Gia Lai, land of million-year-old dormant volcanoes

 The Central Highlands province of Gia Lai is one of the few places in Vietnam where traces of century-old extinct volcanoes can still be found today.

Chu Dang Ya is the name of a volcano that used to be active millions of years ago. In the J’rai ethnic minority language, Chu Dang Ya means "wild ginger root." It lies in Ploi Lagri Village in Gia Lai’s Chu Pah District, home to the Jarai ethnic minority.

The Chu Dang Ya volcano has been dormant for millions of years, offering fertile land for cultivation.

From above, the volcano resembles a giant funnel, with its crater bearing the red tint of basalt soil created by lava since ancient times.

Mit, 45, clears her family's 1,500-square-meter cassava field at the foot of Chu Dang Ya volcano.

Around the basin, the Jarai people grow coffee, corn, potatoes, pumpkin, and galangal to earn their daily bread. Locals say the red basalt soil gives their products a sweeter taste than those grown in other regions.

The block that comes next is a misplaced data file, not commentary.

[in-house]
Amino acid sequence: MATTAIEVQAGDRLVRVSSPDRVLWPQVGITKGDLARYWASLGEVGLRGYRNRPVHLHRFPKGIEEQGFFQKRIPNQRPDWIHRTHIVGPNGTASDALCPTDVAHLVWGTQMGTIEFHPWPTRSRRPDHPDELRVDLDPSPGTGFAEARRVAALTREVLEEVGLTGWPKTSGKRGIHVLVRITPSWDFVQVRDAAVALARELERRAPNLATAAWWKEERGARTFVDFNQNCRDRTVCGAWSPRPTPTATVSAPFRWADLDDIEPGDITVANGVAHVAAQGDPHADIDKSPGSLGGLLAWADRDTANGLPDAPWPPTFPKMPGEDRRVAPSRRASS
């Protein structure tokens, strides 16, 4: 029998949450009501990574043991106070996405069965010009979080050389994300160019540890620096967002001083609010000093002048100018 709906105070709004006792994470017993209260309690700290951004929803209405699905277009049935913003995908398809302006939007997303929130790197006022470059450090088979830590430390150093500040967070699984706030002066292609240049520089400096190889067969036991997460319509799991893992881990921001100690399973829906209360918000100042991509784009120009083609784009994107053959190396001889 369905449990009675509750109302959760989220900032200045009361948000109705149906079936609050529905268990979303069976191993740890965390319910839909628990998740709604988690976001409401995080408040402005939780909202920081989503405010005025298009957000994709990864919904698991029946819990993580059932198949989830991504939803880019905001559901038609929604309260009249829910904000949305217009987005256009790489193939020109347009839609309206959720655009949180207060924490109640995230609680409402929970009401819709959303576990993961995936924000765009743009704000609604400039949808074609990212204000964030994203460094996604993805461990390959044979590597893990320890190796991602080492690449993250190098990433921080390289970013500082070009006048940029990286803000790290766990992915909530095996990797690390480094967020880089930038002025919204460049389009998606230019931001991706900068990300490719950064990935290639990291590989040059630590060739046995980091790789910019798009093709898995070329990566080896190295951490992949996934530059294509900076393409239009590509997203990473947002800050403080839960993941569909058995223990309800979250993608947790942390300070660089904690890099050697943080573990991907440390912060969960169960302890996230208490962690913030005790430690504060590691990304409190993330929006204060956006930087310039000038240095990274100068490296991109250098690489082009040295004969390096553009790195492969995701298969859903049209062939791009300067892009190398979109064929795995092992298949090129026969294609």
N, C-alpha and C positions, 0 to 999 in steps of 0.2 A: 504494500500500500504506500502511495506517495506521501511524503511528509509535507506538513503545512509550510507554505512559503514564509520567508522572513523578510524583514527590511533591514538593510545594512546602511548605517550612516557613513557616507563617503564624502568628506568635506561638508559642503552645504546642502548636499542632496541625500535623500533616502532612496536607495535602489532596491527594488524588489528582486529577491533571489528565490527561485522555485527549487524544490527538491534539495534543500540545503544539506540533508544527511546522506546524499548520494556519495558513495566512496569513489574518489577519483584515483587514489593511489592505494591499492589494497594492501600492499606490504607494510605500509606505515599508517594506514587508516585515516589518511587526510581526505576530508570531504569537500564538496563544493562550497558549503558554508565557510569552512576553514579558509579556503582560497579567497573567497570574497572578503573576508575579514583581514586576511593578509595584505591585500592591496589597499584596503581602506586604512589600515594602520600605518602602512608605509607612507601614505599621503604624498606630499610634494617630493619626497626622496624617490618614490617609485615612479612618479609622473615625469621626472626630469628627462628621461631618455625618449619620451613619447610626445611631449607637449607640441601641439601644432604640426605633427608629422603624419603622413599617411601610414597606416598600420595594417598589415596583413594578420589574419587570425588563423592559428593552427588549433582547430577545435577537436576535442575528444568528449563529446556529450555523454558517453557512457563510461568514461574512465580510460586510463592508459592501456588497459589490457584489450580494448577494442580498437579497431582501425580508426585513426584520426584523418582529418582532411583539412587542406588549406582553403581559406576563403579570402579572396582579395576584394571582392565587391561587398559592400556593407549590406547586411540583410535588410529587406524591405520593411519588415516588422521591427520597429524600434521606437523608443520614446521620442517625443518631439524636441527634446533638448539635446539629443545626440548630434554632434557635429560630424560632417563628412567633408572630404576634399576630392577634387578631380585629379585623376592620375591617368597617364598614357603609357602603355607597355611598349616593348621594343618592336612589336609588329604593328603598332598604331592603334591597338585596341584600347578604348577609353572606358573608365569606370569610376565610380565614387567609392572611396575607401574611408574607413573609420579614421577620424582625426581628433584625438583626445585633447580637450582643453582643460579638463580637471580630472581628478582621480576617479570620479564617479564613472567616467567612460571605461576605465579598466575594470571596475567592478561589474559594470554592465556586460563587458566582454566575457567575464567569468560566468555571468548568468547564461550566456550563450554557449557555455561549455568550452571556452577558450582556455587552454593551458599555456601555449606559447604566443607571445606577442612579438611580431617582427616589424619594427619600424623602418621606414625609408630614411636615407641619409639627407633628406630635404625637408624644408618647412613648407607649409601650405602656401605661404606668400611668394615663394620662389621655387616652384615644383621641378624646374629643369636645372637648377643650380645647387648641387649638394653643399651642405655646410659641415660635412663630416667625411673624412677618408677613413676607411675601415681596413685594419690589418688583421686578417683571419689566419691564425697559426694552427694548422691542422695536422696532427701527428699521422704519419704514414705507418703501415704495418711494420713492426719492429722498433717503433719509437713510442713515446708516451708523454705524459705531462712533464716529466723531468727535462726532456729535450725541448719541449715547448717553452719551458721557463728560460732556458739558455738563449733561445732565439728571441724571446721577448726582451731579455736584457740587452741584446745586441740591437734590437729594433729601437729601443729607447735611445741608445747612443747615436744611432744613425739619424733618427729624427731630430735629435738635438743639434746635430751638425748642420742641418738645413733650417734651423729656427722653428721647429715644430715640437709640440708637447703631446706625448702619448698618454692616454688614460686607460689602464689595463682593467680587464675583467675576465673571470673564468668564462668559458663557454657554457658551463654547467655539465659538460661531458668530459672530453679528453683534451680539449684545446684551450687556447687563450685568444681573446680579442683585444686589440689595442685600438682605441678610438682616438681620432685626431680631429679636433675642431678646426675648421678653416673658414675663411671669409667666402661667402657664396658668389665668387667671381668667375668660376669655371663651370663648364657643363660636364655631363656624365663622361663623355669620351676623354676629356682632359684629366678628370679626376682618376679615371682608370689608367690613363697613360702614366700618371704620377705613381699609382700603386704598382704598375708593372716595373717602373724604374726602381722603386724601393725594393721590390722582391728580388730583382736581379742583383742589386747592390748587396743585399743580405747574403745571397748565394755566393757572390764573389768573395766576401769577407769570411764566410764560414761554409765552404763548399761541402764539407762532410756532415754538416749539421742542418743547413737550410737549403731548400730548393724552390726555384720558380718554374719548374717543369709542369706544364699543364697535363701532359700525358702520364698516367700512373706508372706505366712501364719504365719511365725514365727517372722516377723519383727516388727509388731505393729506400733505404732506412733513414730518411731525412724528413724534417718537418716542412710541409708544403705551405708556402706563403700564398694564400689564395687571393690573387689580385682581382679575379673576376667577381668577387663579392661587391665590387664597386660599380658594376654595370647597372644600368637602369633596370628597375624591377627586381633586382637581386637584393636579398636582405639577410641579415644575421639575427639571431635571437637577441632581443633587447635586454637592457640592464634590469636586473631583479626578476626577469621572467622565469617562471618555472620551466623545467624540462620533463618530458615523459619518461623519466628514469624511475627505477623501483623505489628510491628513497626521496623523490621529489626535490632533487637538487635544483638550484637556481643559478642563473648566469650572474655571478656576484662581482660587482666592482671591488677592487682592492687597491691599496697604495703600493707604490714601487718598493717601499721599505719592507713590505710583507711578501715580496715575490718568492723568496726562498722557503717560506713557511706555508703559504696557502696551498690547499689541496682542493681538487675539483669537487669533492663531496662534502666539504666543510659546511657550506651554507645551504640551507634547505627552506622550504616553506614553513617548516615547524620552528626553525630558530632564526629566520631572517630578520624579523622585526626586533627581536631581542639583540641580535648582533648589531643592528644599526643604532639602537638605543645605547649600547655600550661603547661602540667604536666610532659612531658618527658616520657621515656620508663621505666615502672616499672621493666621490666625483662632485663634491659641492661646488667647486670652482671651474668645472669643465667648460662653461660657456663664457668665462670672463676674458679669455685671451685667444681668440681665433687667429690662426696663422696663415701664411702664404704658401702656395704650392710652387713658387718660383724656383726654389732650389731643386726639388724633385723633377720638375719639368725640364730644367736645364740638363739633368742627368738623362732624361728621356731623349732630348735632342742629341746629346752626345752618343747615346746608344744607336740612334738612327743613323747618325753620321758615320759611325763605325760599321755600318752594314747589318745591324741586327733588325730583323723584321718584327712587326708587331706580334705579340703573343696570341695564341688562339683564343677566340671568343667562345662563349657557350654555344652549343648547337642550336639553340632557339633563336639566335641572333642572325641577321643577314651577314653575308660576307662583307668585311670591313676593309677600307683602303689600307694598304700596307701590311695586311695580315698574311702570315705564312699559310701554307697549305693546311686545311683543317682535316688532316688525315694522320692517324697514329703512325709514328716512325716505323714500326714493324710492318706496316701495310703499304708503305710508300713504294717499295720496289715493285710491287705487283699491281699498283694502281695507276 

Remnants of an ancient, concave-shaped crater in Op Village of Pleiku Town with a radius of about 500 meters, forming a large valley. The land is fertile and has a stable water source, allowing locals to grow rice, potatoes and other vegetables on the crater that has been dormant for millions of years.

At an altitude of 1,028 meters, Ham Rong Mountain used to be volcanic. The mountain, around 10 kilometers from Pleiku, boasts cool weather and is often covered by fog.

The mountain has a crescent shape resembling a horseshoe. Currently, the top of the mountain serves as the telecommunications base station for the whole province, and is off limits.

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